by Graham Moomaw, Virginia Mercury
Earlier this month, Virginia Del. Amanda Batten, R-James City, bought almost 1,000 doughnuts and set out to give them to public school teachers working in her Williamsburg-area district.
She marked the occasion with a Facebook post showing her carrying armfuls of doughnut boxes in a multi-school delivery that she said amounted to 996 doughnuts, or 83 dozen.
“The end of the school year is in sight, and I’m grateful to our hard-working teachers as we recognize Teacher Appreciation Week,” Batten’s May 12 post read. “Thank you for all you do!”
The doughnut deliveries to 19 schools in the Williamsburg-James City County and New Kent County school districts were accepted. But — in a sign of the intensity of Virginia’s political debates over K-12 public schools — some in the Williamsburg-James City County system saw an ulterior motive hidden beneath the glaze and sprinkles.
One of the photos posted to Batten’s Facebook page showed a custom doughnut-box label with an important line in smaller print: “Paid for and Authorized by Friends of Amanda Batten.” That phrase signals an activity was funded by money from a political campaign; Batten confirmed the doughnut expenditure was made from her campaign account.
The pushback, which included the local teachers’ union taking aim at Batten’s voting record, was so strong school officials told Batten similar doughnut drop offs would be declined in the future due to their “political nature.”
In an official statement on the matter, the Williamsburg-James City County Education Association, which represents local teachers, took aim at Batten’s record of voting for more alternatives to traditional public schools and against collective bargaining rights for teachers.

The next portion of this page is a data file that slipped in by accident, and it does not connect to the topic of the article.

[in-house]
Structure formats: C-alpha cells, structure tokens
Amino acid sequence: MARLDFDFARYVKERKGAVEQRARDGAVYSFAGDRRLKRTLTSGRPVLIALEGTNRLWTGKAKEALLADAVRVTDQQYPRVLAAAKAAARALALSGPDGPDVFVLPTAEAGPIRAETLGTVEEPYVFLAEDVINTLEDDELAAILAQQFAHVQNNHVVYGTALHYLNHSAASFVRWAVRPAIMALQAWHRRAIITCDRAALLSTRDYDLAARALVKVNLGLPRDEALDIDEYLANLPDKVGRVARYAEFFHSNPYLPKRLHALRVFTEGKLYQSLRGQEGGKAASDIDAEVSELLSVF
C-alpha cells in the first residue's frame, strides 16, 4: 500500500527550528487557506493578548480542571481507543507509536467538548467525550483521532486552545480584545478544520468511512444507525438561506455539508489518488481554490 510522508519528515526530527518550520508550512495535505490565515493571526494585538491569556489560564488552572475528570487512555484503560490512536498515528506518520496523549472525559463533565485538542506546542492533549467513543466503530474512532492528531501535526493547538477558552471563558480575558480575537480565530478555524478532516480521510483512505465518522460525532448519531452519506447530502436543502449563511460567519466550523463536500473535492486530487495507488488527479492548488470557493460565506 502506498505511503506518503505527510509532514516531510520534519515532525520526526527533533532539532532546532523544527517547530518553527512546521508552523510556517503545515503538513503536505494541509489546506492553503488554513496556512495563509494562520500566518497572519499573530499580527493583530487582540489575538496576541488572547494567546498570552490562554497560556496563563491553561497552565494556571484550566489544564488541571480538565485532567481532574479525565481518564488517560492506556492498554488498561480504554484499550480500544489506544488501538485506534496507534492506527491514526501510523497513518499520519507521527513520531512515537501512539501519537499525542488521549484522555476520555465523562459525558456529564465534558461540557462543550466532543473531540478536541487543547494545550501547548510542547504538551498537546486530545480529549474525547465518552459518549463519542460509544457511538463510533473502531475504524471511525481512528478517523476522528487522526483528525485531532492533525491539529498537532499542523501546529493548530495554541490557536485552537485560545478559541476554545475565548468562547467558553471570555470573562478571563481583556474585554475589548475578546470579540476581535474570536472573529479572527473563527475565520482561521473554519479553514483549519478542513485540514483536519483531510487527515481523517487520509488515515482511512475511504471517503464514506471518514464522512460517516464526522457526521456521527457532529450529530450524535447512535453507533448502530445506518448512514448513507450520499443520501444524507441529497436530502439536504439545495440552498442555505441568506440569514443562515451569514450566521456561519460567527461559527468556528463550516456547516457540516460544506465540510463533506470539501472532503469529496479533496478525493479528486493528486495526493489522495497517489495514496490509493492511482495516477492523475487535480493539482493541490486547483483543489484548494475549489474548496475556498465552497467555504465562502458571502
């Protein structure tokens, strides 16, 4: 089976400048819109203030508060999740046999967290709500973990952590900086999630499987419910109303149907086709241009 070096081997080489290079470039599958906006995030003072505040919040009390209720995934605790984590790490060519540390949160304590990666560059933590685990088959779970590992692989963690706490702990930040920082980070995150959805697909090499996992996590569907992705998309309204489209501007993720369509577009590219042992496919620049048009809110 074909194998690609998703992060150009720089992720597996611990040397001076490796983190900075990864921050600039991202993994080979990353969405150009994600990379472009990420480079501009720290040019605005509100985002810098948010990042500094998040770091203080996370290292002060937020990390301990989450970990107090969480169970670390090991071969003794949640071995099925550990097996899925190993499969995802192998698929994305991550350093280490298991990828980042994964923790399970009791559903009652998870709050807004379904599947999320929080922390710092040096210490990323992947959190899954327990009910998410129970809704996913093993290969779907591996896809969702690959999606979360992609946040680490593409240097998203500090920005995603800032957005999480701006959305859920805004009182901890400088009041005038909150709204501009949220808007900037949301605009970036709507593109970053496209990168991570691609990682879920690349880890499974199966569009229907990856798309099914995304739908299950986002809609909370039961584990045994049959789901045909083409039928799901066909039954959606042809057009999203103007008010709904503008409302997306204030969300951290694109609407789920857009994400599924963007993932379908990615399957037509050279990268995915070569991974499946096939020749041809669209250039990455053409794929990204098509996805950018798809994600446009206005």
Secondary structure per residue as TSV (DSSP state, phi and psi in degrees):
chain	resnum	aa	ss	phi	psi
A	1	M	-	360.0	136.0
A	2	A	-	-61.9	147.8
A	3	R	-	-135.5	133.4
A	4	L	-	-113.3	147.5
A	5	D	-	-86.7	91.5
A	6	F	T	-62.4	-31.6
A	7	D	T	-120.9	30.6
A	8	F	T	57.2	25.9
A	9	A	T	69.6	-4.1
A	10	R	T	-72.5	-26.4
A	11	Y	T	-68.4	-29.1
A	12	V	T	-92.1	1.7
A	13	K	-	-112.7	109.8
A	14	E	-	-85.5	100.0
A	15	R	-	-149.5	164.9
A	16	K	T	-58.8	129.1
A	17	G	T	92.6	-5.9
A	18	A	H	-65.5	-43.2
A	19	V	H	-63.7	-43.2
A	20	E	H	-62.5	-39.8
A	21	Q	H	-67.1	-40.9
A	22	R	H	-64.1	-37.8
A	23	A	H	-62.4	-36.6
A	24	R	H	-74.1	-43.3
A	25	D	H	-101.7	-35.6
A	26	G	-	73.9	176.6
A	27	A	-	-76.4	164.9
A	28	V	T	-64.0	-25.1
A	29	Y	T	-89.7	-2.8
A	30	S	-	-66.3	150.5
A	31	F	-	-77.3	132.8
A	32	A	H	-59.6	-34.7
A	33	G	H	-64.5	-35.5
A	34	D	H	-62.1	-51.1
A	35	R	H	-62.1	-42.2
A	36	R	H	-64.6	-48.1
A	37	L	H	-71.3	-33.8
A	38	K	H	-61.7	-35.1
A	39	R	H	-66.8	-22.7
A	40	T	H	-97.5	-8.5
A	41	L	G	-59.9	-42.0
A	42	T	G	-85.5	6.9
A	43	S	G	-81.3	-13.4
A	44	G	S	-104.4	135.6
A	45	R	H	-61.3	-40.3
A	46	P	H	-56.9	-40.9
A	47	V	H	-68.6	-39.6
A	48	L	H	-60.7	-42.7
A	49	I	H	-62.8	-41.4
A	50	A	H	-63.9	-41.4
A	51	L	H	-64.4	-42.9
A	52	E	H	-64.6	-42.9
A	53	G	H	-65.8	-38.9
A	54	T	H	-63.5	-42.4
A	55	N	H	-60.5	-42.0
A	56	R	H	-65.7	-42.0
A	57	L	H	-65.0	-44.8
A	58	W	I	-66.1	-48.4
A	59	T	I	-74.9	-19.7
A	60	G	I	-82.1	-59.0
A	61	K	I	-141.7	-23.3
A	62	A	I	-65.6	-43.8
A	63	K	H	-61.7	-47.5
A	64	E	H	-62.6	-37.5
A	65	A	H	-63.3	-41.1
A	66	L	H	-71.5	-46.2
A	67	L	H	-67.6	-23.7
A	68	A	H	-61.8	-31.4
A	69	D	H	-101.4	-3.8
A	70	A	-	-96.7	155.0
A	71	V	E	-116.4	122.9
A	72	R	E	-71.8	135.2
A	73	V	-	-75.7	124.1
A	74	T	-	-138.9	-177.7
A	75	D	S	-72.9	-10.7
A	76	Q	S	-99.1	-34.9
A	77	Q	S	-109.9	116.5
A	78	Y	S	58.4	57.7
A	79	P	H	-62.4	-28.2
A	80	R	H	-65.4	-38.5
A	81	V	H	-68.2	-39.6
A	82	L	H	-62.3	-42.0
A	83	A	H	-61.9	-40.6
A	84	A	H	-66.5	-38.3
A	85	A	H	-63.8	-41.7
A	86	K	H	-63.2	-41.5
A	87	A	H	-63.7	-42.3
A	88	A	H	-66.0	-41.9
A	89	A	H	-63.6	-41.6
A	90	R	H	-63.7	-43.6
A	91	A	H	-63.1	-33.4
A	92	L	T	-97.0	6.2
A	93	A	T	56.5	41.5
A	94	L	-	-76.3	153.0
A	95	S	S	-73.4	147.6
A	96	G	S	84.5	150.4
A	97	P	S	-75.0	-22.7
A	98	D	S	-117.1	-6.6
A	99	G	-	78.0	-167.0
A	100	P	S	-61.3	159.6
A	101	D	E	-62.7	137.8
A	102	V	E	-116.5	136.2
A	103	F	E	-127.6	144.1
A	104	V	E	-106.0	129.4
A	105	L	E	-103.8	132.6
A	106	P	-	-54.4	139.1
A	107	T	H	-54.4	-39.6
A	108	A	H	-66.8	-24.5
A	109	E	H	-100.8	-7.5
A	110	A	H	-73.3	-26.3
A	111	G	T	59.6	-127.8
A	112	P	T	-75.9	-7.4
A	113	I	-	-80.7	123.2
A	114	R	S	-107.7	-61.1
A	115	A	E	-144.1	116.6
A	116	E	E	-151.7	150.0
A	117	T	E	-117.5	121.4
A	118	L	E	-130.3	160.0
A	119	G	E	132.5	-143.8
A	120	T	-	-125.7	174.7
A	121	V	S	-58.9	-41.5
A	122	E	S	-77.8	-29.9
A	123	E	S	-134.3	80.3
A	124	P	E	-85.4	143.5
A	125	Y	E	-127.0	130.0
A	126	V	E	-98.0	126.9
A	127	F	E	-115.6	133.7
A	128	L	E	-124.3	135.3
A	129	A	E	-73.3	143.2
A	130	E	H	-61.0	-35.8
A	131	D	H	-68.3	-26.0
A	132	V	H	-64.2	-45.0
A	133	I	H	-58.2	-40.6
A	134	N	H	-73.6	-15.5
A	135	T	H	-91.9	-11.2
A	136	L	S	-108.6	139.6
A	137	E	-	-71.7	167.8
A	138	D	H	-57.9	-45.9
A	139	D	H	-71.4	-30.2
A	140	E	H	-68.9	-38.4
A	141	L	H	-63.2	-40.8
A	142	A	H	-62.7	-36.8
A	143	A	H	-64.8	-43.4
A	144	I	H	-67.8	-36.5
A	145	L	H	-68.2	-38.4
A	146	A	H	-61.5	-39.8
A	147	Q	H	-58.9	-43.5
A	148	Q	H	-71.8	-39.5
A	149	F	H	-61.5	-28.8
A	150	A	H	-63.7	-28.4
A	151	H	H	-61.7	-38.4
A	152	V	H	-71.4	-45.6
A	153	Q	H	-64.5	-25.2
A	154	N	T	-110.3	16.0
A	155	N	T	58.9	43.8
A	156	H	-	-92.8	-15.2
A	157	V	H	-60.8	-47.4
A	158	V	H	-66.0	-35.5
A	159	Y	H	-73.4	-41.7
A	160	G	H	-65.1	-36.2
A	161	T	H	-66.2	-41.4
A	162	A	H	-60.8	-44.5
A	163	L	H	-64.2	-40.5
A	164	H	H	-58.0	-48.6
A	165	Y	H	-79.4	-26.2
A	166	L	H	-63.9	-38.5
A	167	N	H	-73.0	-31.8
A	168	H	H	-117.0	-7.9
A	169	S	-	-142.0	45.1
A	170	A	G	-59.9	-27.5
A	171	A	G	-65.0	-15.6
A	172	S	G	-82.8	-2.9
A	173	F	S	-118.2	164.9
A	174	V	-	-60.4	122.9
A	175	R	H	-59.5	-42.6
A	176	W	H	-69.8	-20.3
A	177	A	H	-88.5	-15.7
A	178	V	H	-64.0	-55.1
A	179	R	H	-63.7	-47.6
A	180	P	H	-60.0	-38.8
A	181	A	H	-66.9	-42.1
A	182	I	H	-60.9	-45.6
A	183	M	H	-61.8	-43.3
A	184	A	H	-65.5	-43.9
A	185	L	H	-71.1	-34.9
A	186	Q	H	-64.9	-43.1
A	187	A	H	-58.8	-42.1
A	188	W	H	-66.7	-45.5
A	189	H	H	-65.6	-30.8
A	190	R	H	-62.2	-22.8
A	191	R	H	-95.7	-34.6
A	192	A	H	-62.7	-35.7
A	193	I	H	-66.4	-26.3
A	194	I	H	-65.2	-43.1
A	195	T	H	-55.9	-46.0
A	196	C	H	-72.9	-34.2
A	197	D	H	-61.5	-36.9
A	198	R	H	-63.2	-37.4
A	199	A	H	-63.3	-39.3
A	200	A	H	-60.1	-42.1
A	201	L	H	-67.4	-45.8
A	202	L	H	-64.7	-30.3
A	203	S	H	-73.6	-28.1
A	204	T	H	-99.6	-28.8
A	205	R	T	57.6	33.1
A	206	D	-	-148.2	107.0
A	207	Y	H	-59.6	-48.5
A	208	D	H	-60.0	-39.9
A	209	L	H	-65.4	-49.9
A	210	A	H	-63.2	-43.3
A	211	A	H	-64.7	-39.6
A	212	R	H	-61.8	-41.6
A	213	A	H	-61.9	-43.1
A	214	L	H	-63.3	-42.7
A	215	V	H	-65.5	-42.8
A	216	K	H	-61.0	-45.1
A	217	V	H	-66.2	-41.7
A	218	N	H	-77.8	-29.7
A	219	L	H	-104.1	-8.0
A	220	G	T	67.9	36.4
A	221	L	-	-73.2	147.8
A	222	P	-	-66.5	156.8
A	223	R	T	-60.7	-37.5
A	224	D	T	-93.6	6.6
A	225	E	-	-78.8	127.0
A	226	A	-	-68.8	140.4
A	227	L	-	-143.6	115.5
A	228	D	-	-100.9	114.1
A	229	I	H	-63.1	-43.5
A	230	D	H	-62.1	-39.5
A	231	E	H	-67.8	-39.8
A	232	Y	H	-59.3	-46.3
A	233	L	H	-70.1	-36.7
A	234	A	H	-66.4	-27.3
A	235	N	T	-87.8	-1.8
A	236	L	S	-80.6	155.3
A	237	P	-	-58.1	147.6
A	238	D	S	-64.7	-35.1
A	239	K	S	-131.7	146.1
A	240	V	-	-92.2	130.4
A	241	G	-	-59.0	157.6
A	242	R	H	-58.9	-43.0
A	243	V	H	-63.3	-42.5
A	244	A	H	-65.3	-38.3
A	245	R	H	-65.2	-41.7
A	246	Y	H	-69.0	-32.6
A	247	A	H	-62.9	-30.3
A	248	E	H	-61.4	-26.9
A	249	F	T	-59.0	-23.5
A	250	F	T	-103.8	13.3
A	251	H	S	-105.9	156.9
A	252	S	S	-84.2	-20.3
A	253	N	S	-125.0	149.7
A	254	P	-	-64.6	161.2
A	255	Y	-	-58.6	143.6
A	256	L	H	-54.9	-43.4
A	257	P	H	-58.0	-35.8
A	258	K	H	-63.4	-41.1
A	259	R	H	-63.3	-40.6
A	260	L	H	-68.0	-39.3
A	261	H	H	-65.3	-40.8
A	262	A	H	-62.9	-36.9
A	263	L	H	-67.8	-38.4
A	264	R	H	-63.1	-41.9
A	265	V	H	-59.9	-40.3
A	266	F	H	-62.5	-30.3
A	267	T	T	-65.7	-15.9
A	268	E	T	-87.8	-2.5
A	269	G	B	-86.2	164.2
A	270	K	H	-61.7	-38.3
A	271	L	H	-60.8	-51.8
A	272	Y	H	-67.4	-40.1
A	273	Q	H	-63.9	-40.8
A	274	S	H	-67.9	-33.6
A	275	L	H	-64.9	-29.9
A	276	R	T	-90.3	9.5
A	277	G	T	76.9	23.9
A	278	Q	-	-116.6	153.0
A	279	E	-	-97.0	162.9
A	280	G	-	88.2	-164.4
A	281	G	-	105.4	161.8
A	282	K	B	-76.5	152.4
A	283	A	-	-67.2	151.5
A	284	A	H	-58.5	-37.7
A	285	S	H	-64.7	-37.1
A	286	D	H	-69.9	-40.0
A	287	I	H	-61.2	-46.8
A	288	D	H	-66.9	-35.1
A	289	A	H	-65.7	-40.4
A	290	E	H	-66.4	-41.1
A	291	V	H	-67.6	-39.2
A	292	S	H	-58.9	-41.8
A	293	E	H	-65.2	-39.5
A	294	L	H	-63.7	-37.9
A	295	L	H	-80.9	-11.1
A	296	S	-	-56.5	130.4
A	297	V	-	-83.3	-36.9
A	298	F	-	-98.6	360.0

Alynn Parham, the president of the local teachers union, said Batten’s visits sparked an email from an anonymous group of teachers who “addressed concerns about Batten’s presence in the school district.”
“The union felt that we needed to also make a response recognizing that her presence triggered some members and employees,” Parham said.
The school division ultimately sided with staffers who felt the doughnut delivery was inappropriate.
“While we certainly appreciate the gesture of thanks, several members of our staff have indicated the purpose of the gift appeared to champion the Delegate’s campaign and/or be an attempt to solicit votes (ex. flyer indicated gift was ‘paid for and authorized by friends of Amanda Batten’),” Kara Wall, the school division’s strategic communications director, wrote in a May 15 email to Batten.
In an interview, Batten said there was nothing political about the note that came with the doughnuts. Adding the campaign disclosure, she said, was an attempt to “err on the side of transparency” and show the $1,672 doughnut purchase wasn’t made with taxpayer dollars.
“I don’t know if that’s an appropriate use of taxpayer dollars or not. We had the campaign funds to do it,” Batten said. “Had I left off what I think is a legally required disclaimer, that somehow would have been more acceptable? That’s odd.”
Asked if she considered using her own money, Batten said she saw the expenditure as no different than other routine uses of campaign funds “to support community events and outreach.”